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“"The drivers don't have a union, but if somebody did that to me I'd go get myself a nasty lawyer. What if somebody in management or ownership doesn't like you? They can use that as a weapon against you." Black said the lack of a list makes the program stronger because it gives the governing body more flexibility. "We've had a policy since 1988 without a rift where we always allowed ourselves on any given case to determine whether or not a drug we identify will be prohibited by the policy in the program," he said. "We've actually had positives on drivers in our reasonable suspicion program." NASCAR went this season from testing for reasonable suspicion to mandatory preseason tests and random weekly tests. Four to eight drivers and eight to 15 crew members randomly are tested each weekend. The program has resulted in the suspension of numerous crew members, including one with Mayfield's team earlier in the season. But until Saturday no Cup driver had been suspended. "[Mayfield] can say whatever he wishes to say," Black said. "I think we're on very, very good ground. I'm very confident in the interpretation of the test and the action we took." Yesalis doesn't disagree that the findings of the test are legitimate. He, too, never has come across a positive test caused by the use of Claritin D, although "if somebody doubled or tripled the dose I wouldn't want to be next to them at 190 miles per hour going into the first turn at Darlington." But for legal reasons he believes NASCAR needs to be more up front with what it is looking for. Because his is not considered an appealable offense, legal action could be Mayfield's only recourse if he chooses to fight the suspension. Sources close to the situation said that hasn't been determined yet. "They should have a formal list that the drivers and pit crews and everybody knows here's the rules," Yesalis said. "That list should be specific." David Newton covers NASCAR for ESPN.com. He can be reached at firstname.lastname@example.org.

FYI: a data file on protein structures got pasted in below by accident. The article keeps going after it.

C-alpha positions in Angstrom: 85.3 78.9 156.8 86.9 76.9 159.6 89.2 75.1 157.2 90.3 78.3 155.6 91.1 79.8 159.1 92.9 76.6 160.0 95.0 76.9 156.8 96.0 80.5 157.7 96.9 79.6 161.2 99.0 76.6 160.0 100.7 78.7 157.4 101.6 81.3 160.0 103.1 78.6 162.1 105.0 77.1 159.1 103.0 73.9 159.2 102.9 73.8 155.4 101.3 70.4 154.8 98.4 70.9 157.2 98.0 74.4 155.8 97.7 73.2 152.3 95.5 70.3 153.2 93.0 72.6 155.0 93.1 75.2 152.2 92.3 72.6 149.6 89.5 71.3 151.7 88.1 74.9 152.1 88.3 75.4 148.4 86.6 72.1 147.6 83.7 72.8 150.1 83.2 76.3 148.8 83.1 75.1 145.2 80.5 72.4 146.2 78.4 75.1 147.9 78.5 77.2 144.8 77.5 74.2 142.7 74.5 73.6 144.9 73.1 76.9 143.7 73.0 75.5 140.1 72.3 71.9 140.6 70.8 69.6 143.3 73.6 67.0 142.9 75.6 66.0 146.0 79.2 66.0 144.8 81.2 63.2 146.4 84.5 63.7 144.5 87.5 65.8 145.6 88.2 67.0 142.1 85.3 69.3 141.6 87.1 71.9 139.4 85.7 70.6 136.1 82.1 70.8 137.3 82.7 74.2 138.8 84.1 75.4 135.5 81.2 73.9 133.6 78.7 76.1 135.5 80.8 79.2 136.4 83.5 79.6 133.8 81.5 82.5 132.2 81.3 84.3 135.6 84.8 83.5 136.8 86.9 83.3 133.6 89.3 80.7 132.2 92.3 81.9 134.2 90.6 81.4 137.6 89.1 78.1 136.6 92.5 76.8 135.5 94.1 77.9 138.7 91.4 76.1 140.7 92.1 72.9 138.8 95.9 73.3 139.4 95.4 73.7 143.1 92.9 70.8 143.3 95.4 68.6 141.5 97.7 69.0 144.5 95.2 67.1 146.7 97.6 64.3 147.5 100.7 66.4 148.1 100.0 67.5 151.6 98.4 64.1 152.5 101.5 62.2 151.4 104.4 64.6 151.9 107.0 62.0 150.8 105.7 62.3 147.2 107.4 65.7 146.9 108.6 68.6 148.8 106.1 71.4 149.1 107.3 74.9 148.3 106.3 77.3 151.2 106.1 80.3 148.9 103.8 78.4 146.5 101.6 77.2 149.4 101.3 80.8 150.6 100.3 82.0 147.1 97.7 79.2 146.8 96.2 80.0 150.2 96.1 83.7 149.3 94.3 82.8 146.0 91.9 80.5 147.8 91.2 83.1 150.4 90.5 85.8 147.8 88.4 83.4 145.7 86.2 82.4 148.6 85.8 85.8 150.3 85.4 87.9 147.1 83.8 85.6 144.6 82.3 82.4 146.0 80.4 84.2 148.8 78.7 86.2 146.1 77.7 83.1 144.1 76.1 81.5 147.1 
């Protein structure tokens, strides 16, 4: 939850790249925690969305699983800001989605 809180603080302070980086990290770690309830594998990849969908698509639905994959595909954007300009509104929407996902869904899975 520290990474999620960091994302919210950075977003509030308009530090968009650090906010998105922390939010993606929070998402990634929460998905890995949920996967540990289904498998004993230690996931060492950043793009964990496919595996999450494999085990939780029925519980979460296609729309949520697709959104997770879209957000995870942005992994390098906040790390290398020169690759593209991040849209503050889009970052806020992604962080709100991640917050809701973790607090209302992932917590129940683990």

What if somebody in management or ownership doesn't like you? They can use that as a weapon against you.” -- Penn State professor
and drug-testing expert Charles Yesalis